Represented by Steven Winter ’11, campaign finance software program QuickCampaigns won the Yale Entrepreneurial Society’s (YES) Elevator Pitch competition Monday evening.

Ten student competitors gave 60 second “elevator pitches” – so-called for being deliverable in the time of an elevator ride – for new product or service ideas. Judging the pitches was Barry Nalebuff, a professor at the School of Management who co-founded beverage company Honest Tea and has written five books including “Thinking Strategically” and “Why Not?”

The QuickCampaigns software add-on will help political campaigns track and report donor funds and campaign expenditures, a process required by US law, Winter said. The software will work with Intuit’s QuickBooks, an existing software package used by political campaigns as well as many other businesses for accounting purposes. QuickCampaigns co-founders Winter, Seth Bannon, a Harvard senior and Yale College Democrats president Ben Stango ’11 said in October that their program will not be released until early 2011, and even then, will only be sold to Democrats.

When asked about the motivation behind QuickCampaigns, Winter said that after working in politics, he realized that campaigns are technologically behind the curve. “There exists no single software solution that meets all of Democratic campaigns’ financial needs,” he said. “We’re building it.”

He took home a $25 Ashley’s gift certificate for his minute-long pitch

The two runners-up behind QuickCampaigns were Brotankery, a maker of neon-dyed tank tops started by Jonathan Eng’11, and Protein Power, a business run by Casper Alexander ’13 that exports protein powder and other American bodybuilding supplements to Scandinavia.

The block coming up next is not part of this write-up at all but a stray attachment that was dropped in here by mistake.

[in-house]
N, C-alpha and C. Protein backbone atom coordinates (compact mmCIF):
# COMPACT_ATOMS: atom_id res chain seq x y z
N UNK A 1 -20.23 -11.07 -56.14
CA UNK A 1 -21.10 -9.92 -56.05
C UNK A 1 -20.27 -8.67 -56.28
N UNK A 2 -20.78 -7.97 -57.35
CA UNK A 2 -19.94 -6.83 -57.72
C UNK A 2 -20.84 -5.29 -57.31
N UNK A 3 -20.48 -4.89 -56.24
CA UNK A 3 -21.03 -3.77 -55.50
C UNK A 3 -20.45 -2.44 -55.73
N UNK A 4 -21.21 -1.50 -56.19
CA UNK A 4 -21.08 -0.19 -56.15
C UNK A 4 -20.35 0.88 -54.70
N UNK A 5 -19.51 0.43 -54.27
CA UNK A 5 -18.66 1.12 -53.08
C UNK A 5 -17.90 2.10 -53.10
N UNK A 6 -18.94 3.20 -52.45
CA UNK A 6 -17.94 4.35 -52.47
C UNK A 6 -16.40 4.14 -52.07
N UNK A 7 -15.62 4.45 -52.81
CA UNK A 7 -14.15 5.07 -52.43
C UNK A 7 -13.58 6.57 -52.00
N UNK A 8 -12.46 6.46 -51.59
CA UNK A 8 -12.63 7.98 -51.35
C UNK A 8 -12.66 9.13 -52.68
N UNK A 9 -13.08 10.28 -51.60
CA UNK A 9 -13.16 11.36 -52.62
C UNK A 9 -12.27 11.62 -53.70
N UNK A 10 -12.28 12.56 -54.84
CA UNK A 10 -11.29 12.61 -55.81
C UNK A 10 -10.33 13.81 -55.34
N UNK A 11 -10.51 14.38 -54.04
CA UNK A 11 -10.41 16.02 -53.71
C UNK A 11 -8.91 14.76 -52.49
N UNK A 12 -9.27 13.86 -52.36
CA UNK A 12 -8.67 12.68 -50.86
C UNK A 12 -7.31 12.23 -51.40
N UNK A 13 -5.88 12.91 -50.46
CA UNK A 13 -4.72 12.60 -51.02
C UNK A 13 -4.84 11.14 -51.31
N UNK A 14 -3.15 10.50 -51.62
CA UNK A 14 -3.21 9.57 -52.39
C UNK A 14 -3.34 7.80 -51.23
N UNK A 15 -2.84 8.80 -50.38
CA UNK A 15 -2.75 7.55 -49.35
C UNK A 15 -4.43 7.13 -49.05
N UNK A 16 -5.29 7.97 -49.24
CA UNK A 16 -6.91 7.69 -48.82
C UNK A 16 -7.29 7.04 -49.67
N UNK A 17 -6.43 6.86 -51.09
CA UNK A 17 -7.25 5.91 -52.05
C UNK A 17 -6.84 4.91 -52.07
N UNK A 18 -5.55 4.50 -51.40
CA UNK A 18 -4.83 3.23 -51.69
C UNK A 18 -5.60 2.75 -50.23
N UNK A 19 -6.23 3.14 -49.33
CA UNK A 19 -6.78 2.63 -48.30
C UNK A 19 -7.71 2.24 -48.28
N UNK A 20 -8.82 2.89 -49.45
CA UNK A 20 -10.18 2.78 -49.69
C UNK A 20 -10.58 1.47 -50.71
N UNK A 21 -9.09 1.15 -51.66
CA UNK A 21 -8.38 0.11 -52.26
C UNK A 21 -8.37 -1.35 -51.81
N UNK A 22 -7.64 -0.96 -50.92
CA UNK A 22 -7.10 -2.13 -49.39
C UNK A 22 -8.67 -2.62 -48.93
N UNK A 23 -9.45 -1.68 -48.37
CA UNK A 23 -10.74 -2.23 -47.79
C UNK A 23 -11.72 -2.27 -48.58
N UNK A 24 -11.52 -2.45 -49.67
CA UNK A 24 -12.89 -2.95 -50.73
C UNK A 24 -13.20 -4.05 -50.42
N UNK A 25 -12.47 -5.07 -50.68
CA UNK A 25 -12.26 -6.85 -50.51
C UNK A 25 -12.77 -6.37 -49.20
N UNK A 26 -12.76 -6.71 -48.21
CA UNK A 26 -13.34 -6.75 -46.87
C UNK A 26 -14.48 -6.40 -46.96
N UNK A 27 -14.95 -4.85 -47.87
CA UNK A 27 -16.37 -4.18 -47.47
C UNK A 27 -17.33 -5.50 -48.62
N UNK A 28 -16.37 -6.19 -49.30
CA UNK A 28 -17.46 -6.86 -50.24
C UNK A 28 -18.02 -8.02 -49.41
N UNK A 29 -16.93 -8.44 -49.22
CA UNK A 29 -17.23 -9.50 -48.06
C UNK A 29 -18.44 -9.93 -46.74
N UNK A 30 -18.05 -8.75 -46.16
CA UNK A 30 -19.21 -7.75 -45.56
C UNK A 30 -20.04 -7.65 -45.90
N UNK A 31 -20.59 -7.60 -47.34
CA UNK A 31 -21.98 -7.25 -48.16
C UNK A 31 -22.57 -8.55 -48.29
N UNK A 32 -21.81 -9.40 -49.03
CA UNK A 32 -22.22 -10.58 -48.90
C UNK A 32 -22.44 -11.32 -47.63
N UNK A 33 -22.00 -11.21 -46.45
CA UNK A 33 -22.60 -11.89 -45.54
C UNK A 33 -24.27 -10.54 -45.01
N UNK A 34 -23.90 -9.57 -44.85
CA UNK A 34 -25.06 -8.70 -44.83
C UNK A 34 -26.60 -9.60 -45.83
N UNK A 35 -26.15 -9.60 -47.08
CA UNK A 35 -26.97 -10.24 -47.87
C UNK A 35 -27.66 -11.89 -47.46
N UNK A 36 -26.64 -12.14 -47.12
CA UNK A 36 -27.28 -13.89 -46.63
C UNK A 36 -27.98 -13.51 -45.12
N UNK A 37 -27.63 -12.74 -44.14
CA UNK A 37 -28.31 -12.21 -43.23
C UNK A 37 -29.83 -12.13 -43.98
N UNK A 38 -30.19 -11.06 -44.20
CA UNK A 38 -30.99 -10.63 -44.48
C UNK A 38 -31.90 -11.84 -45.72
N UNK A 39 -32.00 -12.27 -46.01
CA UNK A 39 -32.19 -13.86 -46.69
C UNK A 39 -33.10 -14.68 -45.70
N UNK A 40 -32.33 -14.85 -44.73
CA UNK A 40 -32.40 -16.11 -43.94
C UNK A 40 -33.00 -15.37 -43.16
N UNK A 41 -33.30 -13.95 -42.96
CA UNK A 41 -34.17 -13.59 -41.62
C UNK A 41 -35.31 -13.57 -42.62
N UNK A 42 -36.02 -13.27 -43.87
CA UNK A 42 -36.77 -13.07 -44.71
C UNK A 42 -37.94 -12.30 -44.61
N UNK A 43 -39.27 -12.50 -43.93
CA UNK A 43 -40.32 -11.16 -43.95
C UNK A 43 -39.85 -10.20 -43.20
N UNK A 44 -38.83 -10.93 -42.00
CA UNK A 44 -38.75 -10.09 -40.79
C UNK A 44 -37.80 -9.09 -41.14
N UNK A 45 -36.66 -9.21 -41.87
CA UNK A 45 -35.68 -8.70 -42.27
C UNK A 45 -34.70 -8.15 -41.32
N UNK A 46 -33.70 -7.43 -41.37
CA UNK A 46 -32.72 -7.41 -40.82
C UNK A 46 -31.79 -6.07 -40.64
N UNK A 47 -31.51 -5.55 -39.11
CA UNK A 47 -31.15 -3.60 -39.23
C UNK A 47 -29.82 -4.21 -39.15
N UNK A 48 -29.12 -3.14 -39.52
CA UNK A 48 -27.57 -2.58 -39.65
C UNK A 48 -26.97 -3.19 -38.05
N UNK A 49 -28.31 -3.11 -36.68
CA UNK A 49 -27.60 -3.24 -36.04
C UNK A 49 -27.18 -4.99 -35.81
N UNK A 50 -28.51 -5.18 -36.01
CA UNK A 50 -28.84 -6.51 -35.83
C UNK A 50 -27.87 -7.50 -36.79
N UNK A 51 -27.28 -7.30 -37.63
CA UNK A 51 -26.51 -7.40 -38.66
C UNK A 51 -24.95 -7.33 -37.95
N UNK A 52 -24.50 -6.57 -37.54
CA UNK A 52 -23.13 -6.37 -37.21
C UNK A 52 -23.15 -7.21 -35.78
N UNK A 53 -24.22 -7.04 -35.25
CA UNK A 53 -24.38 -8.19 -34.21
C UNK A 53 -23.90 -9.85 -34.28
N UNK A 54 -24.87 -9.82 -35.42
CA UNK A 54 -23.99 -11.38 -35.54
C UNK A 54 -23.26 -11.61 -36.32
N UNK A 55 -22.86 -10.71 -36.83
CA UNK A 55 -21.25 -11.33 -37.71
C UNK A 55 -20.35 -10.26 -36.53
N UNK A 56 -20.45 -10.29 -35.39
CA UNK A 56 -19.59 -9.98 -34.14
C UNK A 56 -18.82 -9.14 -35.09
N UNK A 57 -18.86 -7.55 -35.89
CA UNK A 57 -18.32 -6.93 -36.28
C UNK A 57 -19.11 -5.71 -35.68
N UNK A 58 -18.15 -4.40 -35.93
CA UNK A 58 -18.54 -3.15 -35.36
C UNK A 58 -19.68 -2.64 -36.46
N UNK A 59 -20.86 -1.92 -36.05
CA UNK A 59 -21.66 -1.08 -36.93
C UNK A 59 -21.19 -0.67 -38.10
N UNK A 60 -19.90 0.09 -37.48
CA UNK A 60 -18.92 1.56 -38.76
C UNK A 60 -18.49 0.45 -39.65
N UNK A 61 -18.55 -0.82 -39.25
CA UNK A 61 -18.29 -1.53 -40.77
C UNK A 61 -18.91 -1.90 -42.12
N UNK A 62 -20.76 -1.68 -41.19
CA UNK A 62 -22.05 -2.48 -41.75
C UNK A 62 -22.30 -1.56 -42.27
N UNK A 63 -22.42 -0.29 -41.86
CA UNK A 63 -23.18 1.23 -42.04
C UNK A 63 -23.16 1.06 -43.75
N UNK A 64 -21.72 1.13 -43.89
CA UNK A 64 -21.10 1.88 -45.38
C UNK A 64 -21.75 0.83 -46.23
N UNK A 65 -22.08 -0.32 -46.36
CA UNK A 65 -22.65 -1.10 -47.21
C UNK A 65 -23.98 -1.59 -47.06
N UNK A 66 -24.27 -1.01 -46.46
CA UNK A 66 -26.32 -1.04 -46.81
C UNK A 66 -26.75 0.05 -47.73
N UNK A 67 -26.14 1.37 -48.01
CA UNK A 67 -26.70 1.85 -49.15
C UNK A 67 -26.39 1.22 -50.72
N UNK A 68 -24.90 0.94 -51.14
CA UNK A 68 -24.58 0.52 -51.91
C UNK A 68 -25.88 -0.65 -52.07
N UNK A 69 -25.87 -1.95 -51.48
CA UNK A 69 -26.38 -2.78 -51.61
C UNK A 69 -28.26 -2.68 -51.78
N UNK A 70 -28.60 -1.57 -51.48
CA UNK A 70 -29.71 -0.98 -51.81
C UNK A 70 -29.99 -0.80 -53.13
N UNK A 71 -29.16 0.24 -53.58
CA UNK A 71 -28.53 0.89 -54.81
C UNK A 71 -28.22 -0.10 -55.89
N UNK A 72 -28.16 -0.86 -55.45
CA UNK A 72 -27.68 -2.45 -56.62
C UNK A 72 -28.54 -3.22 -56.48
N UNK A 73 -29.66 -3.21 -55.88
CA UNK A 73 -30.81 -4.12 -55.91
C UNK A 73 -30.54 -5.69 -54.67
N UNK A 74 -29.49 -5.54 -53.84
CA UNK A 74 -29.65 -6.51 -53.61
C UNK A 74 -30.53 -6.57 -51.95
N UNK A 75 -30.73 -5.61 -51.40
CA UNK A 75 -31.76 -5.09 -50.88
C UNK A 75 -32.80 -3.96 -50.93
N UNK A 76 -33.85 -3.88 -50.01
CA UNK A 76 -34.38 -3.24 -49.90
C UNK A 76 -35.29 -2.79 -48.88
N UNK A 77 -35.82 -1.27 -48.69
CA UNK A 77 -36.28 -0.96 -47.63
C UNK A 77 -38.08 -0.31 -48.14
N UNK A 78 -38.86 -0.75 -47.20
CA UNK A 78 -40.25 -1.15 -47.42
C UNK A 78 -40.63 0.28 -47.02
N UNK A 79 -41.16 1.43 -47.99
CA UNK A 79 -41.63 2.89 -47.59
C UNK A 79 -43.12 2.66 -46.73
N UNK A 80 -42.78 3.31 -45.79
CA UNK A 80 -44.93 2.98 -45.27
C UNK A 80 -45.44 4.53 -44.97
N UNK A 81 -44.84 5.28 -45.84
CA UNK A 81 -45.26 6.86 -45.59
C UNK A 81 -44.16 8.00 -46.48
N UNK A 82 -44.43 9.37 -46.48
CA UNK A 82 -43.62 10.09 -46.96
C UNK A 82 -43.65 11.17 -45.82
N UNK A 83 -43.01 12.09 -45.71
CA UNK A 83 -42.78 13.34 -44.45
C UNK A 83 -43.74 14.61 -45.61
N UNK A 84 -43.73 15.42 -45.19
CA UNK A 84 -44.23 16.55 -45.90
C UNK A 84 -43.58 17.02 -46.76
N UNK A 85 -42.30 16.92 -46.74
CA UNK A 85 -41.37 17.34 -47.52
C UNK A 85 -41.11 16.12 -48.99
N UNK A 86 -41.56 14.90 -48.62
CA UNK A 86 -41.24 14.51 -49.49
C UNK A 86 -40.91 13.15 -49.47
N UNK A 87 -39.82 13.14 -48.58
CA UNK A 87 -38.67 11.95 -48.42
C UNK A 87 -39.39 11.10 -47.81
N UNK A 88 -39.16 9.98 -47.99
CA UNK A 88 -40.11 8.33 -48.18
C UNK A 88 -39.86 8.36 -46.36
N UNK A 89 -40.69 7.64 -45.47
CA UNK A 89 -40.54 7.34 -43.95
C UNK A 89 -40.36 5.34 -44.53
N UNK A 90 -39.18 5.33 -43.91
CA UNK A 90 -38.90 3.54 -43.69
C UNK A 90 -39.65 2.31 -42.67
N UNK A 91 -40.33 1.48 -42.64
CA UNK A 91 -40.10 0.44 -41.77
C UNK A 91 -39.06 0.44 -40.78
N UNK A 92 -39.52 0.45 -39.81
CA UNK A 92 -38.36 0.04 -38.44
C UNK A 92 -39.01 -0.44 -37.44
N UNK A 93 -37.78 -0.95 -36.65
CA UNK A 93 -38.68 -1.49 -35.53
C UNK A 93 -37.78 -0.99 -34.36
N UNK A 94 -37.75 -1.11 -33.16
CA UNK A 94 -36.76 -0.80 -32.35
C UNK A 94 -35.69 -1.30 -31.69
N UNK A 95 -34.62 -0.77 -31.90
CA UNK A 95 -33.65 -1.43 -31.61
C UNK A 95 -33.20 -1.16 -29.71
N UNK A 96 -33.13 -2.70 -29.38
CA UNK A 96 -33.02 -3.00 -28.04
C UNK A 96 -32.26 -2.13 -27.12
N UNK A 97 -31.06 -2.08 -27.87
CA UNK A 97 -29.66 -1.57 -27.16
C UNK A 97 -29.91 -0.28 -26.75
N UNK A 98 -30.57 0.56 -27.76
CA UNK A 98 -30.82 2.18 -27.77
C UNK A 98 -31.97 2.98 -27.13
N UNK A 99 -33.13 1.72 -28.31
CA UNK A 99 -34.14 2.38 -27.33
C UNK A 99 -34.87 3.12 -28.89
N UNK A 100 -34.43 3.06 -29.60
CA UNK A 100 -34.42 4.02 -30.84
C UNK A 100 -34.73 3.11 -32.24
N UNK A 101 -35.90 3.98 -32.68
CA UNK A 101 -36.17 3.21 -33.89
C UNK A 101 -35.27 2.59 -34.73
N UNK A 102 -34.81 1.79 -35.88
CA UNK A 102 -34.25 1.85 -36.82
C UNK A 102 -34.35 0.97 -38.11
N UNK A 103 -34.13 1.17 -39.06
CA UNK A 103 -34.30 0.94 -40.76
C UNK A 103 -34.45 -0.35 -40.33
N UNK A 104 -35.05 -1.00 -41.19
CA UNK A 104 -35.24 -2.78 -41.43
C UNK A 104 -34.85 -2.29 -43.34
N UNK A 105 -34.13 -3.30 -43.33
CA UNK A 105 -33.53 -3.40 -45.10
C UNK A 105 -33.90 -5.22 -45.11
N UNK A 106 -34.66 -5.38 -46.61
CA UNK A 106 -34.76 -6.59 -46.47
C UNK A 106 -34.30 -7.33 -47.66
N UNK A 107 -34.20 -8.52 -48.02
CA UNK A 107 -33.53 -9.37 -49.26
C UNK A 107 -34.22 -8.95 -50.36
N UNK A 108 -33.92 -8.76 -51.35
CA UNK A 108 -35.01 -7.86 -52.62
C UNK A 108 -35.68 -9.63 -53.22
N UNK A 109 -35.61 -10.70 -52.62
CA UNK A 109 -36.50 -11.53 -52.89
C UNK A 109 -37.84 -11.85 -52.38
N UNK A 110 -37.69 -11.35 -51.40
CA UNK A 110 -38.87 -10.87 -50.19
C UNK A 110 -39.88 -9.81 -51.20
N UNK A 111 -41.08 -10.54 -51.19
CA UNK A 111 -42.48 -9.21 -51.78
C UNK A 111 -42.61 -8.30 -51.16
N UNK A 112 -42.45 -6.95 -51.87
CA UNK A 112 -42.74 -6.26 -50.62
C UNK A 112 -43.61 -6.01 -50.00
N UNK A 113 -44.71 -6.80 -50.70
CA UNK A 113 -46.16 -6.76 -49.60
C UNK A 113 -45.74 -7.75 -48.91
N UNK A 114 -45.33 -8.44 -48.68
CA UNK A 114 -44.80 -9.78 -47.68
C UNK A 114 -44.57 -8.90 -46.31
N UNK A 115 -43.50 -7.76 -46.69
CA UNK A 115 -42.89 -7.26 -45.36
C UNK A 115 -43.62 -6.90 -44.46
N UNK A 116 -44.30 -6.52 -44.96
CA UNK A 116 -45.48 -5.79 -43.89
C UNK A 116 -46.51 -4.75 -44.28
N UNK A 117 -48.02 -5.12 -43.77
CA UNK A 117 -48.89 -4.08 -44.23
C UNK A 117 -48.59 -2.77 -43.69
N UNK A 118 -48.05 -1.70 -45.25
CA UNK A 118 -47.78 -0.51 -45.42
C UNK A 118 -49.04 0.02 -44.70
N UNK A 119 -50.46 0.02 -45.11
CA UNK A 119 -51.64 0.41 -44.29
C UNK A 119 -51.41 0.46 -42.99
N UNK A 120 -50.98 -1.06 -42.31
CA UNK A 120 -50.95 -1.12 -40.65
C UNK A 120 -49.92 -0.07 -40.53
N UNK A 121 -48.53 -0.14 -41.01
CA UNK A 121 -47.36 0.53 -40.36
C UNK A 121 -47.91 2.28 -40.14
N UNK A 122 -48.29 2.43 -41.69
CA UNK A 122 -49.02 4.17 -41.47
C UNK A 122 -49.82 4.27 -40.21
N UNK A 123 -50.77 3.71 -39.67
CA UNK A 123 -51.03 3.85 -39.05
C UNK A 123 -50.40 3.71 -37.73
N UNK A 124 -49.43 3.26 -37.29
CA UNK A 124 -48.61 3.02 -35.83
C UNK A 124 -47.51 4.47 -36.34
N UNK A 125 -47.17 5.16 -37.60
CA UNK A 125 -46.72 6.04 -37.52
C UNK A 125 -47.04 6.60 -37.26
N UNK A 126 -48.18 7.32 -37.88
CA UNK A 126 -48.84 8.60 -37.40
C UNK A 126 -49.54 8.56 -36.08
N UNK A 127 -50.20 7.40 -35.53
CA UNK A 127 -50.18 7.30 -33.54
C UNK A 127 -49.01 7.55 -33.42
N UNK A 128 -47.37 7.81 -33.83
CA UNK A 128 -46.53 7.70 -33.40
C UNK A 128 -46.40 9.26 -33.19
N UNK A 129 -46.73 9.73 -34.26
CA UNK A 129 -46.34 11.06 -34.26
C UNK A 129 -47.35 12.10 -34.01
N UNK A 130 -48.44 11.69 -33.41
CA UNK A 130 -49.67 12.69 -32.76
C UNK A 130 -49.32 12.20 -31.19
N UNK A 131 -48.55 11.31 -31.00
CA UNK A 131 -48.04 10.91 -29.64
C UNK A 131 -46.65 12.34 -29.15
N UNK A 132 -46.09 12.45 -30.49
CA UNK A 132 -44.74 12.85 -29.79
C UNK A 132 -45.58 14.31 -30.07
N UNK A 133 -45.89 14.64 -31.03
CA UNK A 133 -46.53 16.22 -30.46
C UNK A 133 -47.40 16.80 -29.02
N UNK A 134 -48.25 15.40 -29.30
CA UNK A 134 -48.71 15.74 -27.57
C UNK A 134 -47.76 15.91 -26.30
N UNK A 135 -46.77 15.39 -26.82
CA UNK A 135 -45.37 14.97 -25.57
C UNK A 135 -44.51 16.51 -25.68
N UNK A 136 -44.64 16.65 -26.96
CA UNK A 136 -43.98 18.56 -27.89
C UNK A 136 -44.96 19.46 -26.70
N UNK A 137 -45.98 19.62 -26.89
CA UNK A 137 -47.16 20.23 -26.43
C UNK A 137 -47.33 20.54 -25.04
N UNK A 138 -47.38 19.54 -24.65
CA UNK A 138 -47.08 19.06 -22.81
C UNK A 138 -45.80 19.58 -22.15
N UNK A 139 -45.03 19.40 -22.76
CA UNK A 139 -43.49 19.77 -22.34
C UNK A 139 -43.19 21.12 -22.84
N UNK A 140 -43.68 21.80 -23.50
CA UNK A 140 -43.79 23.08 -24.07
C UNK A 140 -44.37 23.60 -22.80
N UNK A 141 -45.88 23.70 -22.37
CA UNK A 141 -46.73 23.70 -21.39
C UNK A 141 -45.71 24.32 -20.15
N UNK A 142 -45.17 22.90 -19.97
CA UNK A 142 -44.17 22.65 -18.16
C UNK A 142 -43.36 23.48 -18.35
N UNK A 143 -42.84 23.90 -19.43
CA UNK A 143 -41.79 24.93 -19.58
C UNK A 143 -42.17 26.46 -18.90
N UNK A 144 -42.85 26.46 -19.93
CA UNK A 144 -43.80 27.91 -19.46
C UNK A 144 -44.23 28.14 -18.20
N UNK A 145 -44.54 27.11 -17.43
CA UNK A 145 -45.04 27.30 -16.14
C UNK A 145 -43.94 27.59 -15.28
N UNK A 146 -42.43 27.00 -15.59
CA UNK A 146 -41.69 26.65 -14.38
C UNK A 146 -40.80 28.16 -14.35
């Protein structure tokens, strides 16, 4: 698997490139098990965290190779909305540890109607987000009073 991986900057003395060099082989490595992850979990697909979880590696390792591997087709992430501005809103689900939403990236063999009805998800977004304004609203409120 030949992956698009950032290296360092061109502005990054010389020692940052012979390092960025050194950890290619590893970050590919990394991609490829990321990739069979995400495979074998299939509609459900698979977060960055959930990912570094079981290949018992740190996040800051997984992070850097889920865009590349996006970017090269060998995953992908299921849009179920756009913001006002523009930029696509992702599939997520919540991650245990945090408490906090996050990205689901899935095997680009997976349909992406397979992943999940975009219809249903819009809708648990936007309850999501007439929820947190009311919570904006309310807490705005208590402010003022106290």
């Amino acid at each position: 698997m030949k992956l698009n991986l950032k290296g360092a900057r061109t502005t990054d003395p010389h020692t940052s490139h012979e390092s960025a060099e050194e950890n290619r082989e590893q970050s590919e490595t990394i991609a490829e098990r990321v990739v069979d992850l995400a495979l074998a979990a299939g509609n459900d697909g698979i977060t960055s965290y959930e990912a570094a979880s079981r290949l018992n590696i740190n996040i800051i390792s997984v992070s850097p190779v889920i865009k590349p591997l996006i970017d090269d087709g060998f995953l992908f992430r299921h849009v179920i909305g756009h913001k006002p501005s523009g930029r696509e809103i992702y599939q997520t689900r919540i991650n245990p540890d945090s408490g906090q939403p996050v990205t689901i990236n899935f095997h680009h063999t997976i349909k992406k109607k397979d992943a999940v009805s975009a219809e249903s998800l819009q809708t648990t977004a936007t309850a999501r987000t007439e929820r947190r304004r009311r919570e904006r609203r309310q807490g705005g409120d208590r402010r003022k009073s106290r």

Eng said he had initially come to the conference just to watch, but decided to compete after hearing several of the other competitors. Brotankery, which sells American Apparel tank tops dyed neon, was started this past summer after Eng and three high-school friends were unable to find suitable tank tops online.

“Within a week, we had a running website and started marketing at raves, concerts, and university campuses,” Eng said. “Now, frats and sororities have discovered that our tanks are a great way to represent their organization on campus,” he added.

Protein Power has likewise kicked off strongly. According to Alexander, the business has sold to 3,000 customers in Denmark, Alexander’s home country, since its launch in February and is expected to hit $100,000 in monthly revenue this month. Alexander said that he and his business partner Holger Sigmar, a 22 year-old law student at the University of Copenhagen, started Protein Power because they were tired of the greed and poor service offered by their now competitors. They decided to start selling the best American nutritional supplement products at the lowest price, he added.

The pitches were well received by Nalebuff, who described the event as lots of “fun and smart ideas.” Nalebuff has researched extensively in innovation and strategy, and has written a best-selling book, “Why Not?” with Law School and School of Management Professor Ian Ayres’81 LAW ’86 on creative problem solving. “There were many ideas worth investing in – though not worth dropping out of school for,” he quipped about the competition.

The Elevator Pitch Competition is the warm-up competition for the Yale Venture Challenge. Last year, the competition gave away over $35,000 in awards, according to the YES website. “As to the Venture Challenge, we will be entering. And we will win,” Winter said in an email.

Uhlenhuth said that the purpose of the Venture Challenge is to give students the chance to learn what it takes to start a profitable business with real-world impact. “The Yale Venture Challenge is geared towards the testing and validation of business hypotheses in pursuit of a viable business model,” he explained.

The Yale Venture Challenge is held annually during the spring.